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  • Writer's pictureZiggurat Realestatecorp

REIT market attracts few foreign investors

The first year of loosened regulations on real estate investment trusts in the Philippines has brought one successful listing but little of the foreign capital that the government had hoped to attract.

The first REIT to go public under the relaxed criteria implemented in January 2020 was AREIT, backed by the Ayala conglomerate. "As the first Philippine REIT, AREIT performed consistently, delivering dividends and growing its assets," President Carol Mills said in late February.

The arm of Ayala Land reported a net profit of 1.23 billion pesos ($25.2 million) for 2020. Annual dividends totaled 1.32 pesos per share, which the company called "slightly higher" than initial plans.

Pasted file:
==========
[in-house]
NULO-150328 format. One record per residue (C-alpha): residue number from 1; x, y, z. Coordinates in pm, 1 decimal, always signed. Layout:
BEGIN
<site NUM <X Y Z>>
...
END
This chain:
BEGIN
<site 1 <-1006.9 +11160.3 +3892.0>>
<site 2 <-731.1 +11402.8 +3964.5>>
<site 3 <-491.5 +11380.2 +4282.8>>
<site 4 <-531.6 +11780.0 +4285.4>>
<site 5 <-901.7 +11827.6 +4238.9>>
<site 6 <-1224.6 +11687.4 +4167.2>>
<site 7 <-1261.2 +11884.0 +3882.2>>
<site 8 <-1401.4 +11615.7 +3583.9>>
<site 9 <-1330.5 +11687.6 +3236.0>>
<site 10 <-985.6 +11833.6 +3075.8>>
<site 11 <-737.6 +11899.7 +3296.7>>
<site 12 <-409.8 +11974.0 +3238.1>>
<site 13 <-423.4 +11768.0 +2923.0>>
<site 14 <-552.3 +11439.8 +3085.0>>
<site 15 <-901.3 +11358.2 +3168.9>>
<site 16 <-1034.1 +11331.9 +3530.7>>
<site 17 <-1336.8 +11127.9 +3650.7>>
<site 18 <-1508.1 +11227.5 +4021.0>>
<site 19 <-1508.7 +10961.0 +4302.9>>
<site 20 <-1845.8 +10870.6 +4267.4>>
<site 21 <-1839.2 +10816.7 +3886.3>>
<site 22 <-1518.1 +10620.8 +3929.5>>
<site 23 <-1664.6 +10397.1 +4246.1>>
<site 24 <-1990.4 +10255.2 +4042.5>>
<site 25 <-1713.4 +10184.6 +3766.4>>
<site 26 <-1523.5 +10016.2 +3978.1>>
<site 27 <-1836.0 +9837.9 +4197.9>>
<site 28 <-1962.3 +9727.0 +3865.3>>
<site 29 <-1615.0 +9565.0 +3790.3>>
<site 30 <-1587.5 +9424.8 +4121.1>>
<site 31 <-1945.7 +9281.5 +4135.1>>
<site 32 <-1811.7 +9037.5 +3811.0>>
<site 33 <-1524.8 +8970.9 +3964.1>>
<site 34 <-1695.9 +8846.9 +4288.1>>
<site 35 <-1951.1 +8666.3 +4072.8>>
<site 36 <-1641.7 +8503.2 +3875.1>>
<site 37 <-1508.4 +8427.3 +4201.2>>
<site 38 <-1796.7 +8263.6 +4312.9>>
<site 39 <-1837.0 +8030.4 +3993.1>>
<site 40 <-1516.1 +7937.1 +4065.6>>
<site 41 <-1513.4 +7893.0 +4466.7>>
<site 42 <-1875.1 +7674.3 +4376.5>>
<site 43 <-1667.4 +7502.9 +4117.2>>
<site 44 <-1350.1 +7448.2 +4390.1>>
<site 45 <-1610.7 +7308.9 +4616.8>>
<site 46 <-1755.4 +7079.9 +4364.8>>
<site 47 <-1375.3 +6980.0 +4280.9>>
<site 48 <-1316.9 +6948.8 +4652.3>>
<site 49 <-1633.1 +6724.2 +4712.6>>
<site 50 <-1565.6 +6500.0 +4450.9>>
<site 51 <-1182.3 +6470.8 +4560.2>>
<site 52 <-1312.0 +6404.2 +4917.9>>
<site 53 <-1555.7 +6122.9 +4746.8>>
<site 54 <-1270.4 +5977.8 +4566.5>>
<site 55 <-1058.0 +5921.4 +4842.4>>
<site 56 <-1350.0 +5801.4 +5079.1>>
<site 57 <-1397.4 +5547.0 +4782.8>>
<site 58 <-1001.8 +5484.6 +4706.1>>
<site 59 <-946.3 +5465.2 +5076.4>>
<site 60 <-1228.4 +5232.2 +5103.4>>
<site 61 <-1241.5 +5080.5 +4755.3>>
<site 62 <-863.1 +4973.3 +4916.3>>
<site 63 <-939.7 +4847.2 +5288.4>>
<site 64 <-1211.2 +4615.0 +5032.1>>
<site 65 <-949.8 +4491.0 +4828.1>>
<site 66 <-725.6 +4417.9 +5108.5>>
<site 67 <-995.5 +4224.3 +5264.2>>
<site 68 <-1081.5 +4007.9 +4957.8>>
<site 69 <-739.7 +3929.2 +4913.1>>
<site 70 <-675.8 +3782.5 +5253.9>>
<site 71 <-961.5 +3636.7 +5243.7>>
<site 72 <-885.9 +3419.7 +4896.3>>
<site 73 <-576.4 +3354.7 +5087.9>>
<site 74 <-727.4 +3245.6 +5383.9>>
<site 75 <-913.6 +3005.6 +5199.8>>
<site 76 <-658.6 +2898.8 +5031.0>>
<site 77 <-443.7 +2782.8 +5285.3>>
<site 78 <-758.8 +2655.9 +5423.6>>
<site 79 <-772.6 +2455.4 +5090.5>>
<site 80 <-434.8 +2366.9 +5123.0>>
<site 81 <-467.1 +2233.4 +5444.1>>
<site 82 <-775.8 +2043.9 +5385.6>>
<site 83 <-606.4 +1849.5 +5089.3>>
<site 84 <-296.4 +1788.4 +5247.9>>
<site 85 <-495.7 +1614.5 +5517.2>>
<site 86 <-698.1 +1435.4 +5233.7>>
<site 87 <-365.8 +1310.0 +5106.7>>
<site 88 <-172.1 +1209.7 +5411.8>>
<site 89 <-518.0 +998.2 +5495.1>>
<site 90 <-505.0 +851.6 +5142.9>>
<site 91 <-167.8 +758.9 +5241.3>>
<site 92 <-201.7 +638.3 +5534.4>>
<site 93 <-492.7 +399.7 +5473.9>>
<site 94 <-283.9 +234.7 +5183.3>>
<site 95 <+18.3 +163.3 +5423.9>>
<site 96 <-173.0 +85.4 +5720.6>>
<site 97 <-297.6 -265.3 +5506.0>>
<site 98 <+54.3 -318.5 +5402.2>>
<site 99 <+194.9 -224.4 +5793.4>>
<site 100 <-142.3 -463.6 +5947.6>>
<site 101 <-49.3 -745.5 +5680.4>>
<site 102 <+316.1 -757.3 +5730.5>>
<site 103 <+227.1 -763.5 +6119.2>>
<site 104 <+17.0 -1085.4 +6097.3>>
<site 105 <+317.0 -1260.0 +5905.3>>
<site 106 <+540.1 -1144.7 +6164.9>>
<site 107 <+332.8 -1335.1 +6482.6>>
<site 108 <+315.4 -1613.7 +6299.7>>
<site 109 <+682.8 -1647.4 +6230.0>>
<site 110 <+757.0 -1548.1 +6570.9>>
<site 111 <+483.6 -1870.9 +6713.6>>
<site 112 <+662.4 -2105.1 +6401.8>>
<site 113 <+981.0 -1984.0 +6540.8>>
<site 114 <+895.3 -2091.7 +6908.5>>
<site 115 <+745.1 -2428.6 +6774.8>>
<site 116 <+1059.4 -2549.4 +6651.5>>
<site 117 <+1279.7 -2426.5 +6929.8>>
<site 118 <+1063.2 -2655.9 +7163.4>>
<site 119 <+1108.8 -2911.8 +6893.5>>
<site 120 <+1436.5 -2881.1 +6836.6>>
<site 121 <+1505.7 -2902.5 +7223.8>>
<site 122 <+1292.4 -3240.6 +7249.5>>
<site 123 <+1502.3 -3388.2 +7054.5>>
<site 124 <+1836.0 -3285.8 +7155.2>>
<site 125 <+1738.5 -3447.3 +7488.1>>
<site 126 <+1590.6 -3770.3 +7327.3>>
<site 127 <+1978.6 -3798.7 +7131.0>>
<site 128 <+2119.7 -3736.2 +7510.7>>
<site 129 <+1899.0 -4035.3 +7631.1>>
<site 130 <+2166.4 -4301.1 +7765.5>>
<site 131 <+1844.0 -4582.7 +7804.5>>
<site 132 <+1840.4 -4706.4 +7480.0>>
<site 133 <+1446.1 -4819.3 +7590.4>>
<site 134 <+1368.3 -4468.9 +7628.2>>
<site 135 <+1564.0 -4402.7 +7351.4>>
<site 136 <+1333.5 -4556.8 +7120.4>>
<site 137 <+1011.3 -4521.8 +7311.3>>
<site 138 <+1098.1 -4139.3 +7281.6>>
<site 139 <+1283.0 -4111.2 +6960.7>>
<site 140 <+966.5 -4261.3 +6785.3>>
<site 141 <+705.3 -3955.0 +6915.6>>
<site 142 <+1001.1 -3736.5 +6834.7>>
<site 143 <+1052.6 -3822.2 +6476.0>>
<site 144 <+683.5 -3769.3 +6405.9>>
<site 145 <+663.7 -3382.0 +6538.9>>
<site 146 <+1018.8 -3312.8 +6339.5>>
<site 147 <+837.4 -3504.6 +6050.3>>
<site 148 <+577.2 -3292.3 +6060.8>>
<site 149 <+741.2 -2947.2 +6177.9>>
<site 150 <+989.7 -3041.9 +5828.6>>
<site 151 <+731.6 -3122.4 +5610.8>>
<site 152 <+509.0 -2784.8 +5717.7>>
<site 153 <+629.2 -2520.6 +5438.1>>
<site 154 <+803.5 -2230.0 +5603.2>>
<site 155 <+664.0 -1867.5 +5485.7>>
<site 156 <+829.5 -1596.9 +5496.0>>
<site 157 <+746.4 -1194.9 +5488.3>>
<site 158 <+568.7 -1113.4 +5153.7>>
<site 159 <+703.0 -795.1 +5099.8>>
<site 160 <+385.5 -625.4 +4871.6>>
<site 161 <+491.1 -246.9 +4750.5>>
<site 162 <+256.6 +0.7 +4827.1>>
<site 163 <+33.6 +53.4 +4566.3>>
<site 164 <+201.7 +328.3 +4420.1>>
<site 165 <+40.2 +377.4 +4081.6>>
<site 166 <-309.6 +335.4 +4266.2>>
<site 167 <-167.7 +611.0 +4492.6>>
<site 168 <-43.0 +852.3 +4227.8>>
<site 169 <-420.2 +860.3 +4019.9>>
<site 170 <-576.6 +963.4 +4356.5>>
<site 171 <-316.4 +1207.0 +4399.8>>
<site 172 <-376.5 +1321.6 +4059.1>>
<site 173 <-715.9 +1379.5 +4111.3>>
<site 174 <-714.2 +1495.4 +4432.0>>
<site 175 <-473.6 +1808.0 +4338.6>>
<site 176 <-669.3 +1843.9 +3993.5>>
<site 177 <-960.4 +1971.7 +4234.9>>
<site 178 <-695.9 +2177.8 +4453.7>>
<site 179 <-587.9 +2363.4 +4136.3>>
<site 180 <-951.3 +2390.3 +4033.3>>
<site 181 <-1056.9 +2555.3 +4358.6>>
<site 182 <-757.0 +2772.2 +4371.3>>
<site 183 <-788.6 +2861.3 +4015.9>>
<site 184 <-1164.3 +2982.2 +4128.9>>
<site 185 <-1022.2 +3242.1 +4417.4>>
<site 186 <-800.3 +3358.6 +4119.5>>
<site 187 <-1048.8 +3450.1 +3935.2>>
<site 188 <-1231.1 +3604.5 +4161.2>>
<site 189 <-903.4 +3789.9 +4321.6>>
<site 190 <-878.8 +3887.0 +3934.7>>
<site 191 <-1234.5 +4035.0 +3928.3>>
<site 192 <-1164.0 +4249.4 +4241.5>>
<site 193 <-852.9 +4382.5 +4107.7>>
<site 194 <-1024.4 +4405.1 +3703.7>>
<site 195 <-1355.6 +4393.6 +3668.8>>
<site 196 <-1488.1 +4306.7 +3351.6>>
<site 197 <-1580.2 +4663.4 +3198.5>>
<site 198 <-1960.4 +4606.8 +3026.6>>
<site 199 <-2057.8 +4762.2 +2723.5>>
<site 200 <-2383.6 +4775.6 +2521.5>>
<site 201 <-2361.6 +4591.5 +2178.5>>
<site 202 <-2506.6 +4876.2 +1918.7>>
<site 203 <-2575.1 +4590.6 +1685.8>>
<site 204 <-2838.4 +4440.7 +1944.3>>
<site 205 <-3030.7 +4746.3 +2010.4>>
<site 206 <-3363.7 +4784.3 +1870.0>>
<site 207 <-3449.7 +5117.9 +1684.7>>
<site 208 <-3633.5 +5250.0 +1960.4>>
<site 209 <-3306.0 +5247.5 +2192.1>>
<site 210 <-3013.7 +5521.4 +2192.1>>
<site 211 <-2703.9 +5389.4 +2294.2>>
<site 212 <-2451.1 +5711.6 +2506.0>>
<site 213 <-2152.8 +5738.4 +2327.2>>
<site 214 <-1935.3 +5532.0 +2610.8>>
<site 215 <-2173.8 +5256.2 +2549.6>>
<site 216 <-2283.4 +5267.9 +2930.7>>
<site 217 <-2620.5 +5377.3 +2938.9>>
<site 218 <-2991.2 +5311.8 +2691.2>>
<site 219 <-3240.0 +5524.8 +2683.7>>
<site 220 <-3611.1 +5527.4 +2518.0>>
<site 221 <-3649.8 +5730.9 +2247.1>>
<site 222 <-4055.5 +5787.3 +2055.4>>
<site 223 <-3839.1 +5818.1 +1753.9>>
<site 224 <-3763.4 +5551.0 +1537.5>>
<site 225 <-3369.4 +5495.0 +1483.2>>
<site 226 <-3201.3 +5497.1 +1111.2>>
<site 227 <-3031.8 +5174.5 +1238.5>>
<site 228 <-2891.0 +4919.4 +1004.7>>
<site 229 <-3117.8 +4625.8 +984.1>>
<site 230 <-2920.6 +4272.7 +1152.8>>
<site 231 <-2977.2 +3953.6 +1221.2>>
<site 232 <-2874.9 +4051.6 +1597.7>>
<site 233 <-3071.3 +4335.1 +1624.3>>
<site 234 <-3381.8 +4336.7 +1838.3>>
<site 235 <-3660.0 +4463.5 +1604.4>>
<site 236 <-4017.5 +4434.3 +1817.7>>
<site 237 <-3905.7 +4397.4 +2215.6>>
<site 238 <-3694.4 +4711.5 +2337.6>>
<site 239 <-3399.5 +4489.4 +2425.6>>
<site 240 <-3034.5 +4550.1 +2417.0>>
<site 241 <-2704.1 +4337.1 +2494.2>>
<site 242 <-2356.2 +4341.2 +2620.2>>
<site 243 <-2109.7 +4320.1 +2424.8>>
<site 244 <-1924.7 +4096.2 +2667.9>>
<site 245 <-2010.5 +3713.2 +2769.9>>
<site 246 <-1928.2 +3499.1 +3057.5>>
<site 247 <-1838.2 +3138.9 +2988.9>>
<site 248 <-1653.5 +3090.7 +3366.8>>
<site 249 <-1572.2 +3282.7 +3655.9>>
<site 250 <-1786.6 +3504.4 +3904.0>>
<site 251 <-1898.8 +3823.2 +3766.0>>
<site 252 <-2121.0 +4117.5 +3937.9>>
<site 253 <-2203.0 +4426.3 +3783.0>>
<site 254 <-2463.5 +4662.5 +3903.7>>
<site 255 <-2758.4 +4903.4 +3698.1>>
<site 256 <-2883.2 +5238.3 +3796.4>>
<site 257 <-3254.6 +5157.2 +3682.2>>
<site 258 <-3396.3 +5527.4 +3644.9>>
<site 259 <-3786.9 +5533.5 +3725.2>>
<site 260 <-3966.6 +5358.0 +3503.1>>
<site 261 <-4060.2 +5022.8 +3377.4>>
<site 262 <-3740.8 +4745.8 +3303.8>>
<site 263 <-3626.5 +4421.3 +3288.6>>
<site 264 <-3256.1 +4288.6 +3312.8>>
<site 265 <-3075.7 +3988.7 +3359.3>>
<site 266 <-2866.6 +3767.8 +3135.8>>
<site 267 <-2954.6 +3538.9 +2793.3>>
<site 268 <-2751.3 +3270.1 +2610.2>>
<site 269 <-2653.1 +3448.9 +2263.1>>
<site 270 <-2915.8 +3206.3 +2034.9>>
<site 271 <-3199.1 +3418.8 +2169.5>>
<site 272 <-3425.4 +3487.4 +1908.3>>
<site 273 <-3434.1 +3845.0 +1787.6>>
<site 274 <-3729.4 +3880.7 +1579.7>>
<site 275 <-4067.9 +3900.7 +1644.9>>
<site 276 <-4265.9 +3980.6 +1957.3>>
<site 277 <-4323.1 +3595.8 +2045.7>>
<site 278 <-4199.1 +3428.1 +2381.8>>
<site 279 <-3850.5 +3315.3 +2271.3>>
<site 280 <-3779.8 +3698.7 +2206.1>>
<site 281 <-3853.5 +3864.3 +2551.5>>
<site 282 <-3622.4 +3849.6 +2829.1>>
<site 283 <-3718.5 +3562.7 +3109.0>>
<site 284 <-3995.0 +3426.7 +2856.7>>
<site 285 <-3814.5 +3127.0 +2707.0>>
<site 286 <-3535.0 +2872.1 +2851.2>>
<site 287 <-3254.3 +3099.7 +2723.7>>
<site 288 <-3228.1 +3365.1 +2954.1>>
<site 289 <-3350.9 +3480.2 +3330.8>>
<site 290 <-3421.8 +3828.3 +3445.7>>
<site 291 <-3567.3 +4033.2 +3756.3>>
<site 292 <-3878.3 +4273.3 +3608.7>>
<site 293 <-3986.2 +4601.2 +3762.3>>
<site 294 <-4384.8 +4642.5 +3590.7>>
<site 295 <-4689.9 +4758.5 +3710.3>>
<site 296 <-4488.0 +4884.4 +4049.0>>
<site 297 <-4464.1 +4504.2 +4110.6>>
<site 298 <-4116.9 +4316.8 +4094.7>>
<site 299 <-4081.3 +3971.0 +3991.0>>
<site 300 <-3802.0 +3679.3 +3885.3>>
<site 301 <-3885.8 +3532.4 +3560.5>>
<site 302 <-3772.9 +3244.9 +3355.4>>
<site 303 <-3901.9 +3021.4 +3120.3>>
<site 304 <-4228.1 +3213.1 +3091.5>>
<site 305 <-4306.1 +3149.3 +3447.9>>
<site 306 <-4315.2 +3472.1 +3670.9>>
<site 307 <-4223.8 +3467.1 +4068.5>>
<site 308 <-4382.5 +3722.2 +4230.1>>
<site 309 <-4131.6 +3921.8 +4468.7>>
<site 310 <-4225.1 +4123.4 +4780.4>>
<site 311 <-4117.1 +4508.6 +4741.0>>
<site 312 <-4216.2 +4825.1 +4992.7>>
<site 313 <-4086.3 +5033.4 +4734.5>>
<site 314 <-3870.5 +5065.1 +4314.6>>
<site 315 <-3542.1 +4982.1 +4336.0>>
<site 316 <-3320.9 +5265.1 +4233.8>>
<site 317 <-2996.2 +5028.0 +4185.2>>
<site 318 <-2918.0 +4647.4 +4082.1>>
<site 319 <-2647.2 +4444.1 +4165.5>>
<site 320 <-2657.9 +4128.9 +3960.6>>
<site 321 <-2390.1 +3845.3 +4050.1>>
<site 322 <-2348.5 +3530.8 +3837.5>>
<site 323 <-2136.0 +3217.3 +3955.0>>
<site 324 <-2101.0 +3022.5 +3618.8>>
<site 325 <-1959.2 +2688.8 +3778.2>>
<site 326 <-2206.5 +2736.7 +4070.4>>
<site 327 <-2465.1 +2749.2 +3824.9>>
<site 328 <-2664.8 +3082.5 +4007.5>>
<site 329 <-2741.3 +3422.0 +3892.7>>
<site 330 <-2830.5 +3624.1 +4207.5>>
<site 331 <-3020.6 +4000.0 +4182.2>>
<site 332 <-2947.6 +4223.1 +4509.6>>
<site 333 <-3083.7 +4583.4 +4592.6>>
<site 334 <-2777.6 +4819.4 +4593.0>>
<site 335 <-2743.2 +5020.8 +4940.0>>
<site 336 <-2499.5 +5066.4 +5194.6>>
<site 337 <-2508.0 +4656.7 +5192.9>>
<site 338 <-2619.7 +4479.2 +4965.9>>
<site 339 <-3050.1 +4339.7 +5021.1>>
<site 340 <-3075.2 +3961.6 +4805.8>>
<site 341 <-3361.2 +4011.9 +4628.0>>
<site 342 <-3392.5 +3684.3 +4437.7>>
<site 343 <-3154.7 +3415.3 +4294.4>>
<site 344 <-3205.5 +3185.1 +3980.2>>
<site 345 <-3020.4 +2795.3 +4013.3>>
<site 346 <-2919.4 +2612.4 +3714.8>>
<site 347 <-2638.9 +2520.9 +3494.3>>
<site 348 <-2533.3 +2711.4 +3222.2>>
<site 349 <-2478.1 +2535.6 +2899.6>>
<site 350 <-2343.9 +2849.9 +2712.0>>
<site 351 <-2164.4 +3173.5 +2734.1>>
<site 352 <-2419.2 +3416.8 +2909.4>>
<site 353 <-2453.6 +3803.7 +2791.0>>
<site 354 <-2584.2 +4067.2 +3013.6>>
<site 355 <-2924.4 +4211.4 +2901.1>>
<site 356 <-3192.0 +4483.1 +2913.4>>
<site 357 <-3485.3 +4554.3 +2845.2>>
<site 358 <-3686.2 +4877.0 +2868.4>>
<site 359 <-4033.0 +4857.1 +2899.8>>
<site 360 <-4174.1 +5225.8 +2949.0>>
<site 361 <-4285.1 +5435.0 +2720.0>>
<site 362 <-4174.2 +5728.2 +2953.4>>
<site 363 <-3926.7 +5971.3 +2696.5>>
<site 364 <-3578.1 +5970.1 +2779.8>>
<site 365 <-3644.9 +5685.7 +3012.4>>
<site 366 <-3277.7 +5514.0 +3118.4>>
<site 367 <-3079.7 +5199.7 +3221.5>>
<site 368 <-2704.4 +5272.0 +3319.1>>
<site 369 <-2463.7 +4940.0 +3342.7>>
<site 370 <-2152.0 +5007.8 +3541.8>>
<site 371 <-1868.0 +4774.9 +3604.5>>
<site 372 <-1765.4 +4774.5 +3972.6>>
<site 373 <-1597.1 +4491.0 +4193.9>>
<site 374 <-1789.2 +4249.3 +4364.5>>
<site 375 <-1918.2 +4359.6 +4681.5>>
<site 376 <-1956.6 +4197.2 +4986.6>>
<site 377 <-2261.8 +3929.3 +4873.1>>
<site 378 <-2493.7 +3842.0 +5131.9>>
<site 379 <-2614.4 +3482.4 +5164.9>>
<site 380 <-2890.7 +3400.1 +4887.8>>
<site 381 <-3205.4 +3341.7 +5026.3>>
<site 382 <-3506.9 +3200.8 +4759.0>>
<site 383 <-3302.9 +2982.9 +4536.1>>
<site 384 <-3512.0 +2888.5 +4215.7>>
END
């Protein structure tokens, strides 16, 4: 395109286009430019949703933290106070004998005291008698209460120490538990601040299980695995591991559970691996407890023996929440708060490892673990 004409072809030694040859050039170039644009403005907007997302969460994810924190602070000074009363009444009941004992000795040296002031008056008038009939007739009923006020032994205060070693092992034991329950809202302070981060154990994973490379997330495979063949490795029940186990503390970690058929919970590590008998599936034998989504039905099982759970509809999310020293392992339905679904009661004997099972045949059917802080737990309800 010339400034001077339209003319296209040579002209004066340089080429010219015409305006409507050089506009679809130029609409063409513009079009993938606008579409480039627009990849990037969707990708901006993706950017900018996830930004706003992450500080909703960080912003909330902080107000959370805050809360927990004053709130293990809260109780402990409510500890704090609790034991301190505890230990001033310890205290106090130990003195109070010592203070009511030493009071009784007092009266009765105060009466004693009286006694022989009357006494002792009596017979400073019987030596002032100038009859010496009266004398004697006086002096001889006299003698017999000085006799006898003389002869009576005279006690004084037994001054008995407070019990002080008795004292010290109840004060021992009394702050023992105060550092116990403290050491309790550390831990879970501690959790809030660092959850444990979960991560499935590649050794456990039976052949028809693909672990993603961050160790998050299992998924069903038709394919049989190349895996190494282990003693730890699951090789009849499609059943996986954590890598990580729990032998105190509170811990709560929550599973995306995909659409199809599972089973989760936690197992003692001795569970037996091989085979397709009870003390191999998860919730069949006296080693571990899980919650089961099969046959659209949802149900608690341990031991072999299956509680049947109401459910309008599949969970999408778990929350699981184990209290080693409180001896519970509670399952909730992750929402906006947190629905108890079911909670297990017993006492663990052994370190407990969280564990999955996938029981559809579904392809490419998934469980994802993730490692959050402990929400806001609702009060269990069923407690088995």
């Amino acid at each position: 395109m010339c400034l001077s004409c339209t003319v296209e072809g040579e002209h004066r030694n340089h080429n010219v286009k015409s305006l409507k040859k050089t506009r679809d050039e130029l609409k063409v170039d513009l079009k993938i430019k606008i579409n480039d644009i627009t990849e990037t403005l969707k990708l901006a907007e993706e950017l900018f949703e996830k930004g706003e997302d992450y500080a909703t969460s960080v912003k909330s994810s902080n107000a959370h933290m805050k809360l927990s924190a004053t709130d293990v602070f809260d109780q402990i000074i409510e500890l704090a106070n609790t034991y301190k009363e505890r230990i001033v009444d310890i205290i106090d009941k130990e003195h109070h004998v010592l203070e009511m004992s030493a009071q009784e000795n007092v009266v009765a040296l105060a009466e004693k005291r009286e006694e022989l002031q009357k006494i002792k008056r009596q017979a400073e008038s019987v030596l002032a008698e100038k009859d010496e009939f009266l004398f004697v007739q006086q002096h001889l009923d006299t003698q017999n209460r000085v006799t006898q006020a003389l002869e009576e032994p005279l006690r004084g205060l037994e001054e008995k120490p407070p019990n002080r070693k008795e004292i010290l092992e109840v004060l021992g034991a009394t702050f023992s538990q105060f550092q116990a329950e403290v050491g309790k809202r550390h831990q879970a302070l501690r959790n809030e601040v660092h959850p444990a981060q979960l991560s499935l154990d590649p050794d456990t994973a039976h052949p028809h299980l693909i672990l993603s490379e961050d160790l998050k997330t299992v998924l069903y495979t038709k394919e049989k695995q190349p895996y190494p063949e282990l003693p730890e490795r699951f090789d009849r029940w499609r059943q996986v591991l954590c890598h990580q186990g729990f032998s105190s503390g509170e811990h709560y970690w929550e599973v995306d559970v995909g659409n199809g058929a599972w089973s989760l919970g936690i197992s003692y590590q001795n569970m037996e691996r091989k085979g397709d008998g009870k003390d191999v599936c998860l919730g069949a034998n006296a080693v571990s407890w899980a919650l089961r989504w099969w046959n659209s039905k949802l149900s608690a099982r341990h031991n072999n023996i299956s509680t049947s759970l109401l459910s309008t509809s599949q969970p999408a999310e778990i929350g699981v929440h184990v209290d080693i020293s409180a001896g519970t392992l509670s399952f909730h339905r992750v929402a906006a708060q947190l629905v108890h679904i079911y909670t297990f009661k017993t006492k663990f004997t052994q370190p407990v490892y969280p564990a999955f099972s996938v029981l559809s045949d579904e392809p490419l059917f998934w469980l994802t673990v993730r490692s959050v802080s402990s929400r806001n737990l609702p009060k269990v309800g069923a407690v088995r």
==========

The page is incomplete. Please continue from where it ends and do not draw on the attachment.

The REIT held three properties in Makati, Manila's financial and commercial hub, at its August launch. It has since doubled the value of its portfolio to 37 billion pesos with additions including an office building in Cebu and a commercial center outside Manila.

AREIT closed at 33.90 pesos per share Monday, topping the offering price of 27 pesos.

But the reduced red tape has been less successful at achieving the goal of drawing money from abroad to the nation's property market. Foreign investors can own up to 40% of a given REIT, yet AREIT is just 8% foreign-owned.

Finance Minister Carlos Dominguez said in February of last year that he did not see the market fully taking off in 2020, as investors were still learning the ropes, but that he expected a capital boom in the second year. Throughout most of 2020, foreign capital flowed out of the country's equity market, causing ripple effects through the REIT sector.

Adding more REITs will be key to promoting a more active market. DoubleDragon Properties' DDMP REIT, which holds a mixed-use complex in Manila, is set to list March 23.

The goal is to encourage real estate companies to sell properties to REITs for capital that can be invested in new development. But a weak REIT market "could end up weighing on property development" if it fails to draw enough capital, an analyst said.

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